The other catch is the amount needed. The S&P 500 has had an average yield of about 2.91% (source). As we’ve covered earlier in this series (and here), your safe withdrawal rate may be much higher than this 2.91%. So you may have to save more money than needed to meet this. Not that having a lower withdrawal rate is a bad thing. While higher yields can be sought, higher returns tend to have higher risk.
All about real estate
With stocks out of the way, let’s move on to another popular venue, real estate.
Rentals are probably the most commonly thought about way of doing real estate. It’s fairly simple. You buy a house, find a tenant, and collect the checks. Obtain enough buildings and the income can cover your expenses.
Of course there are overhead fees like maintenance, bad tenants, property management (if so chosen), and the like.
If you decide not to go with a property manager you have to handle everything yourself, from finding tenants to fixing burst pipes at 3AM. I have no experience with these myself, but I’ve heard it essentially becomes a second job.
While you can take advantage of things like leverage to further increase your returns, you also have a higher concentration risk. Compared to something like an index fund, one house is expensive. Even several houses, assuming they’re in the same area, still suffer from a high concentration risk. What if the main employer in the area closes their doors? There’s not a lot that can be done in that situation. Spreading out rentals will probably require at least one property manager.
REITs are another option that could work. At their core, Real Estate Investment Trusts are just a different way to offset concentration risk. There’s a bunch of different kinds, but at their core they buy a bundle of buildings, sometimes spread out and run them on behalf of shareholders. They then have to pass a certain percentage of the income on to the shareholders. In theory you could build the same as the rental portfolio using REITs and offset some of the downside.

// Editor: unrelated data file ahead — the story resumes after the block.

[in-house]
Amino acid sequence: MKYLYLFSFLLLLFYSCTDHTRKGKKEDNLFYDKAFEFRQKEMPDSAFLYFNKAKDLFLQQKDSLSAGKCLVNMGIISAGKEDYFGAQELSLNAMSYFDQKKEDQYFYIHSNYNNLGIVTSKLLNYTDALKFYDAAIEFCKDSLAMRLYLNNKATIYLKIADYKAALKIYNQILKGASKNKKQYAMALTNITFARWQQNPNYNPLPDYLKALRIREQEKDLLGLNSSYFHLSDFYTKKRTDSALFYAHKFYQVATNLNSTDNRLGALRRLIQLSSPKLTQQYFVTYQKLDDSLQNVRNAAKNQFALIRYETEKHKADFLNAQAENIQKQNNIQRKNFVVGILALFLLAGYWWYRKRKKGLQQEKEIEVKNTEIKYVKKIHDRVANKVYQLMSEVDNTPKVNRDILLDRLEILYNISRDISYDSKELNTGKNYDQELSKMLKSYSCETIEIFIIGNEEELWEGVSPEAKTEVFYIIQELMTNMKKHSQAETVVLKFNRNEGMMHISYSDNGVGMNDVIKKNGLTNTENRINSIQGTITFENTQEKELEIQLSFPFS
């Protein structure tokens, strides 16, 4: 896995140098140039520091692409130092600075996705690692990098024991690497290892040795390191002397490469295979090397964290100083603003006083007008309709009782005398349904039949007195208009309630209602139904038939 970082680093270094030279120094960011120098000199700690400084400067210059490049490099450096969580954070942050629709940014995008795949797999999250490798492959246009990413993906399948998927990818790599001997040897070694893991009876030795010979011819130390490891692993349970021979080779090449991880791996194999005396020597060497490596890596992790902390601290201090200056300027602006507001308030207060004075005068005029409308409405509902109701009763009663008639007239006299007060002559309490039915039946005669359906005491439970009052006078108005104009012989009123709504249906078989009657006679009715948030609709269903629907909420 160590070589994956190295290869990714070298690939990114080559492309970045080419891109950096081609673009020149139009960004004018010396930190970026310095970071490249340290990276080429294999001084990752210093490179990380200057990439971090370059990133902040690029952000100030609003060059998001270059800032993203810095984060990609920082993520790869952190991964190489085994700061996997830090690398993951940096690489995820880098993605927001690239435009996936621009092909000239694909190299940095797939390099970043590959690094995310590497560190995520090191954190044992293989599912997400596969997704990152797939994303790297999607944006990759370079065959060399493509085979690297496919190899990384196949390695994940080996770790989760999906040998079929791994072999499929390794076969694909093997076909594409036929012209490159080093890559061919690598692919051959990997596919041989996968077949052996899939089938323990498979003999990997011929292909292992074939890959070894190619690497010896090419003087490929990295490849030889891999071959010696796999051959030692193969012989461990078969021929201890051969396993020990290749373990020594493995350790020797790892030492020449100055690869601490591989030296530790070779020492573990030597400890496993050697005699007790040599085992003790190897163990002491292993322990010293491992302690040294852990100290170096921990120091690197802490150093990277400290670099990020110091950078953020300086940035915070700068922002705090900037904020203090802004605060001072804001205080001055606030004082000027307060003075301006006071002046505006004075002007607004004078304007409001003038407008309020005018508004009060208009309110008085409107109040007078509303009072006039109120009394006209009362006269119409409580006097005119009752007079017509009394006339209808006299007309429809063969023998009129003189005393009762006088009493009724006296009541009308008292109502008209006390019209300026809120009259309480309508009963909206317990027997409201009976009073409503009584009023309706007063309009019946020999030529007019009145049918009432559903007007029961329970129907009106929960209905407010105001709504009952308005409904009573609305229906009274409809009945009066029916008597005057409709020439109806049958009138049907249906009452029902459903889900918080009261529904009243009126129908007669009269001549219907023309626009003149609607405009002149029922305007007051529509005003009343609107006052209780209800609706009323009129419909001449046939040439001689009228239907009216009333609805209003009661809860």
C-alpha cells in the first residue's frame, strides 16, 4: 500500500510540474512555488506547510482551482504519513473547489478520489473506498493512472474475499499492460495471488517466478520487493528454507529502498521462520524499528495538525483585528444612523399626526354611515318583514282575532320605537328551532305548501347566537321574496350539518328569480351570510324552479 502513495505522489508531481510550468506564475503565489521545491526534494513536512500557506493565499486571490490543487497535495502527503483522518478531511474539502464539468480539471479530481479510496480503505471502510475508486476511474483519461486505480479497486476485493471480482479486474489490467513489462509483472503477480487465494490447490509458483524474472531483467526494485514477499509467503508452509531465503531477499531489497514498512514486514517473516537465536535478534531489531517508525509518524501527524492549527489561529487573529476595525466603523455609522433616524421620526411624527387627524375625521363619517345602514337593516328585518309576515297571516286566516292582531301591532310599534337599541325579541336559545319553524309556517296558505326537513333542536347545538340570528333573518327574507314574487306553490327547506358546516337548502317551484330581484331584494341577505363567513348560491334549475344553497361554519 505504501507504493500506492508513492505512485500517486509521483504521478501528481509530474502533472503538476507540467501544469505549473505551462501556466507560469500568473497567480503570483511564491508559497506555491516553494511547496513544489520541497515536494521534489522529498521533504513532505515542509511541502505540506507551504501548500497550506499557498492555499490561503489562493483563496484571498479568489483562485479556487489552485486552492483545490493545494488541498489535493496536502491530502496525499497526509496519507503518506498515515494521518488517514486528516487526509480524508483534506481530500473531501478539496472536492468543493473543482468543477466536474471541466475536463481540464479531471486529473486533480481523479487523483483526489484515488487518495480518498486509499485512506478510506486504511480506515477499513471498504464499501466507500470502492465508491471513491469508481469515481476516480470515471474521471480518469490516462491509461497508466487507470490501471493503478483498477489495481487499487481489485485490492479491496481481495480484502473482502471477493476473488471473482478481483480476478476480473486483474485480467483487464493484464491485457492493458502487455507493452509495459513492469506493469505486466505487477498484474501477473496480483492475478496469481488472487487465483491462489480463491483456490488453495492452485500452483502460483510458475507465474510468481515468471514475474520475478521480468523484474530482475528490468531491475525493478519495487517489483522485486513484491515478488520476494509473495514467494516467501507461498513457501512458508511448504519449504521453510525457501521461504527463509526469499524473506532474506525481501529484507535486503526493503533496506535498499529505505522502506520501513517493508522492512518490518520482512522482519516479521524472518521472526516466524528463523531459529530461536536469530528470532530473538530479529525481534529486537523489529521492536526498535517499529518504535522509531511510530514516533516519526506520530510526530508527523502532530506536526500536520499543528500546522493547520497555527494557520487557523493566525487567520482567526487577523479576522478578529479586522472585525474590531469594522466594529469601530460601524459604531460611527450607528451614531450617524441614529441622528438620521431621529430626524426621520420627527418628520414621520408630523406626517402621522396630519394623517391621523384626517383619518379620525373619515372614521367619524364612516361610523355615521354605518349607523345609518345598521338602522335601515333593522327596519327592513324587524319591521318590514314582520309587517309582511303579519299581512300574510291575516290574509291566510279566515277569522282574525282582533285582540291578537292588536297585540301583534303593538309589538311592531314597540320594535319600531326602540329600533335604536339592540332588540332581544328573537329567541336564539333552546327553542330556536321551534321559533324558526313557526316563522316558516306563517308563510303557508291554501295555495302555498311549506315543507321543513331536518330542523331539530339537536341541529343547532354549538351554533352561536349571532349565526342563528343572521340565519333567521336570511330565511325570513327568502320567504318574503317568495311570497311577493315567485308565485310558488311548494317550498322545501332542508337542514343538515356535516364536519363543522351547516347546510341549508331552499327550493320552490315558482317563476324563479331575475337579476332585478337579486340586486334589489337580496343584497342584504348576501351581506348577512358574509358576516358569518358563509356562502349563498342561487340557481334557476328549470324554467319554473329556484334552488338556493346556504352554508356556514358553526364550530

Research has shown a correlation between stocks and real estate (source). So it’s not a good way to offset stocks in your portfolio but it may be a good counter to bonds and other fixed income assets.
There are several other alternative assets or strategies outside the scope of this post. A lot of them would be active investing strategies, which is essentially just a method to the stock picking madness, or deal with alternative assets. These tend to require a lot more effort to implement and I don’t have a lot of experience with things like options or crypto to really talk about them in any intelligent manner.
Obviously each of these strategies has an expected rate of return. This would change the assumptions in your When to Retire calculus.
That’s about it for investment strategies. The big thing of note is that no strategy is perfect. Part of it comes down to the personality of an individual, part of it to goals, part of it to safe withdrawal rate. In the end no strategy is perfect but a combination might work for any one individual, like say Index stocks and rentals if that’s what floats their boat.